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To expect job adverts to actually describe the job?

(21 Posts)
amammabear Mon 19-Dec-16 21:11:28

I am going round the twist!

I'm regularly looking at vacancies at the moment and I'm finding it all utterly infuriating. Half of the job titles don't actually mean anything, reading the job description makes nothing clearer as to what the job actually is, or what the requirements are- and then part time jobs never say what the actual hours are! Ok, so it's 16, 20, 30 hours etc- but WHICH?! Are the hours specific or flexible?

Am I supposed to be psychic?! Argh...

user1477282676 Tue 20-Dec-16 07:37:42

job descriptions without an actual description are either pyramid schemes or sales jobs on comission only.

If you can't work out immediately what the job involves, then it's not something you want to be doing I promise you.

1horatio Tue 20-Dec-16 07:56:39

Not stating the exact hours is normal imo. (My job doesn't even have hours, tbh)

But yes, there should be a job description. Anything else seems a bit fishy, imo.

Snowflake65 Tue 20-Dec-16 08:00:33

I find the not stating the hours really annoying, yes ok so it's part time but if it is 10am til 2pm then it is doable if it is 6pm til 10pm not so.

OliviaStabler Tue 20-Dec-16 08:01:39

I don't like the ones with no stated salary. How do I know if it's worth applying if they don't state how much the job pays!

amammabear Tue 20-Dec-16 08:23:32

It's not that there's no description at all, Ida just that it's such a load of waffle that I can't make out what the actual job is! They're mostly local council and non medical nhs roles.

Not stating the hours is a nightmare as like @snowflake65 says, I've no idea if I can do it or not! If it's flexible with no fixed hours it could say that, but if it's fixed hours, how are people supposed to know whether they can apply or not?

1horatio Tue 20-Dec-16 08:32:21

Well, there are many jobs where working time is not measured.

But you could simply apply and ask during the interview? Or call them (if that's an option)?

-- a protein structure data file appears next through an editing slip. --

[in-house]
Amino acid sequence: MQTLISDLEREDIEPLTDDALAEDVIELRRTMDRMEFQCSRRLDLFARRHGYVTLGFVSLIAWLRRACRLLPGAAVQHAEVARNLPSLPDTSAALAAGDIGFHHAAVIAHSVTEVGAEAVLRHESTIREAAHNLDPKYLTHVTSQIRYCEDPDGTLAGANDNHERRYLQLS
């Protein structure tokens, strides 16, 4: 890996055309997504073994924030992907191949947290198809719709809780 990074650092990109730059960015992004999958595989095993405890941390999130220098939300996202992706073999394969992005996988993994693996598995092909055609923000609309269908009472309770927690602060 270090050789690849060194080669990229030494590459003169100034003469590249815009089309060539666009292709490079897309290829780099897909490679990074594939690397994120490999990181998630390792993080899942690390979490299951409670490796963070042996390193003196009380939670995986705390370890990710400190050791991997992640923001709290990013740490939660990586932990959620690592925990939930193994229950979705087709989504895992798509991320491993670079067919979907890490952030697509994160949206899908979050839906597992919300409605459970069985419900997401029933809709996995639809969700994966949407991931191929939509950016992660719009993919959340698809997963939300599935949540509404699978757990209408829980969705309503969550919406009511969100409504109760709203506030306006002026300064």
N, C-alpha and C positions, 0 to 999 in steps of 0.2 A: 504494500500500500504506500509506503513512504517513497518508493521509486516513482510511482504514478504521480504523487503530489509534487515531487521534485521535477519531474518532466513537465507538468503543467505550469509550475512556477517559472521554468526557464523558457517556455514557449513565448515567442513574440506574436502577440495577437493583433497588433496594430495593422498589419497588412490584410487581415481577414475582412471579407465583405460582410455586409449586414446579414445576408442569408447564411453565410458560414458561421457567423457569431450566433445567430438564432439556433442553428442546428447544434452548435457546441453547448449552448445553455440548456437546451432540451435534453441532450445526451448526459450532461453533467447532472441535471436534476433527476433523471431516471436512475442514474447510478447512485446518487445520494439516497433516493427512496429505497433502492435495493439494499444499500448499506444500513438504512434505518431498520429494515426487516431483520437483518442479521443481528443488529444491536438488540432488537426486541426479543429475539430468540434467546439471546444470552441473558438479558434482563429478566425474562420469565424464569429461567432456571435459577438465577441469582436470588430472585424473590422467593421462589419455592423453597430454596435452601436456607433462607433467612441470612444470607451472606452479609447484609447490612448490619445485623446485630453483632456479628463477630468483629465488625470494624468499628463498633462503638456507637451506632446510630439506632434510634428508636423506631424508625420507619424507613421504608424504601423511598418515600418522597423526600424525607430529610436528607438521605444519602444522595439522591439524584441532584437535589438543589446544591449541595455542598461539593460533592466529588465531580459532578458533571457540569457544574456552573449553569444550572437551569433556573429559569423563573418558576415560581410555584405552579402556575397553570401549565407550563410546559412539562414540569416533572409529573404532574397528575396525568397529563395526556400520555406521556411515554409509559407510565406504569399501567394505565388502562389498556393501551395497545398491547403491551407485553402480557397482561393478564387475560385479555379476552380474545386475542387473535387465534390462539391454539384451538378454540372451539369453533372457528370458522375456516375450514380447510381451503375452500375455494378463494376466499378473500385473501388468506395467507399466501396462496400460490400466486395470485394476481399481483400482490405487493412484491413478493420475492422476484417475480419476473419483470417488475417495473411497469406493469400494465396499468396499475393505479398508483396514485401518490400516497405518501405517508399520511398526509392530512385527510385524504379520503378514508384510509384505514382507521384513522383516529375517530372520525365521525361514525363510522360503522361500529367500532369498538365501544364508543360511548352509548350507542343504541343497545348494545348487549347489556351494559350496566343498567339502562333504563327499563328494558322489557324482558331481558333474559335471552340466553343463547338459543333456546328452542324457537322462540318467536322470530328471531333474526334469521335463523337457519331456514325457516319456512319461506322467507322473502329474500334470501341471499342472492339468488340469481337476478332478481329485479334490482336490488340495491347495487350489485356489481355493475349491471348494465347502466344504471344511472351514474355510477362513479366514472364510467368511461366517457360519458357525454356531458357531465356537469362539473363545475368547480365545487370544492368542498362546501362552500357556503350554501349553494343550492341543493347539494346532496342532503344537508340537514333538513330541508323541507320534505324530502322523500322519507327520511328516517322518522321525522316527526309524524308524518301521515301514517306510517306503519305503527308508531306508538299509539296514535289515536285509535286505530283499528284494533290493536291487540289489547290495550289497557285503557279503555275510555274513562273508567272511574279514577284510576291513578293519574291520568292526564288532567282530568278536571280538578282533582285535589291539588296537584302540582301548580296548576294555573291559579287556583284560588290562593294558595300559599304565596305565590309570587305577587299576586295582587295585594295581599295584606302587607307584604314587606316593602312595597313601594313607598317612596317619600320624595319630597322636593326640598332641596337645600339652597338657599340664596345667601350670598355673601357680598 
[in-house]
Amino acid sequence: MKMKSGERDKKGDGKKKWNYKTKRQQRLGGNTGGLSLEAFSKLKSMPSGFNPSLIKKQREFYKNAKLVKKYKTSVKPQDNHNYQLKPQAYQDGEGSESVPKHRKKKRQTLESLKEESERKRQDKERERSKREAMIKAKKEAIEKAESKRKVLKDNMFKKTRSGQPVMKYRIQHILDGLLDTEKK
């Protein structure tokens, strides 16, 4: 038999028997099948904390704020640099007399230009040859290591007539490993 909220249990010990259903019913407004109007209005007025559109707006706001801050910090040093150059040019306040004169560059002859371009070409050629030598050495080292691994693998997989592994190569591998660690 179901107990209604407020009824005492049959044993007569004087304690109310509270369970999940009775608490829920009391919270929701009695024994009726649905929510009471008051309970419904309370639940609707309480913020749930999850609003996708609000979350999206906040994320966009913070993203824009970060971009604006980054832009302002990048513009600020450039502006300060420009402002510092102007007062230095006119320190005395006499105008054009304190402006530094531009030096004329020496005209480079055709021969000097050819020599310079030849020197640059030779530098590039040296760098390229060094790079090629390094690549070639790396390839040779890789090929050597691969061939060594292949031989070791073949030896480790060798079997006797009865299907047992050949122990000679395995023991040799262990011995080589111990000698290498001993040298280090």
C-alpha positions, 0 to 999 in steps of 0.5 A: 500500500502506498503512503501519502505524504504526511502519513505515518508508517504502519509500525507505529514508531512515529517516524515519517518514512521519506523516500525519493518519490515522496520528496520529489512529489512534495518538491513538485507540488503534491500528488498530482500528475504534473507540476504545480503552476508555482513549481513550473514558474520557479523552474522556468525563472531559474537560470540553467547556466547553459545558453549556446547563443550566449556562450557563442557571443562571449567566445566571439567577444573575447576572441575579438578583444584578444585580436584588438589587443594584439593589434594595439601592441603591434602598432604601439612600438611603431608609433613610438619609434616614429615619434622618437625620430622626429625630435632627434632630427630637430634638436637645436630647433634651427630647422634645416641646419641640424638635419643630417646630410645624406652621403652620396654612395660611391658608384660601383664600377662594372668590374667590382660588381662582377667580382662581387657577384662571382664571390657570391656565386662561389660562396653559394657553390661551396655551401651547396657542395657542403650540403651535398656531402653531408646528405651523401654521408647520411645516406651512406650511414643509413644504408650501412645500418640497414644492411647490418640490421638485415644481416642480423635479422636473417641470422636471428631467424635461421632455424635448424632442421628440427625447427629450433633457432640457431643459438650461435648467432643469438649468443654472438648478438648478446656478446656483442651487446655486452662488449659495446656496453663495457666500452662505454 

amammabear Tue 20-Dec-16 08:46:53

I always feel bad calling and asking questions before applying, but also don't like applying and wasting everyone's time.

Janek Tue 20-Dec-16 08:51:19

I would always call and ask for the details if it's not clear. It is such a waste of your time if you appky for something you wouldn't be able to do, and how are you supposed to tailor your application if you don't know all the relevant information. Also, I think it shows initiative and makes you stand out a bit if you've already spoken to someone and then they receive your application as they recognise your name.

1horatio Tue 20-Dec-16 08:55:05

ama

No, calling ahead is great.

And it can make a good impression. Especially if you ask the 'right' questions, which makes you appear quite competent.

And you'll be better prepared for the interview as well.

amammabear Tue 20-Dec-16 09:35:09

Really? I thought they'd be annoyed

YelloDraw Tue 20-Dec-16 09:38:26

Vague job adverts are such shit. Competitive salary? Fuck offnn

1horatio Tue 20-Dec-16 09:39:51

amam

I personally hVe never made negative experiences with calling...

But maybe get some other opinions. Being an expat I expect my experience may be a bit different. (Well, I wasn't UK based back then...)

MsVestibule Tue 20-Dec-16 09:50:38

If I'm unsure about a role, I always phone first - applying can take hours and there's no point if it's not suitable for me. I've never had any negative vibes from the person I've spoken to and as pp's have said, it can create a good impression.

amammabear Tue 20-Dec-16 09:51:05

Thanks everyone

MsVestibule Tue 20-Dec-16 09:53:05

Oh, and good luck with your search - I've just been offered a position (temporary ATM, but they may keep me on) after 8 years as a SAHM. I've applied for loads with not even an interview, so don't lose heart!

PeachBellini123 Tue 20-Dec-16 09:57:39

I recently recruited for a role and was pleased to talk to the people who phoned up and asked questions about it. Shows they are interested and weren't time wasters.

1DAD2KIDS Tue 20-Dec-16 10:03:05

With such a saturated job market in most fields I think employers like to play their cards close to their chest. They need not say a lot as they will still get loads of applications. This way they can hide shit T&Cs and possibly tailor the job offer/hours to what they think they can get with the success applicant.

TheBadgersMadeMeDoIt Tue 20-Dec-16 10:04:00

I would ring up and ask. I work for the NHS and there is definitely nothing wrong with calling up to ask for clarification. Generally if the specific hours aren't stated that implies there is some flexibility, but most employers will already have some idea of the times they want covered. Ring up and ask - make the most of the ambiguity to negotiate a working pattern that would suit you.

amammabear Tue 20-Dec-16 15:19:03

Thanks everyone, I really thought they'd get annoyed with loads of people calling!

blueshoes Tue 20-Dec-16 16:10:22

Until people call up and ask questions, they may not realise how poor the job description (maybe cobbled together by some person in HR) and hopefully will update the ad or pull their socks up next time, if only to avoid the calls.

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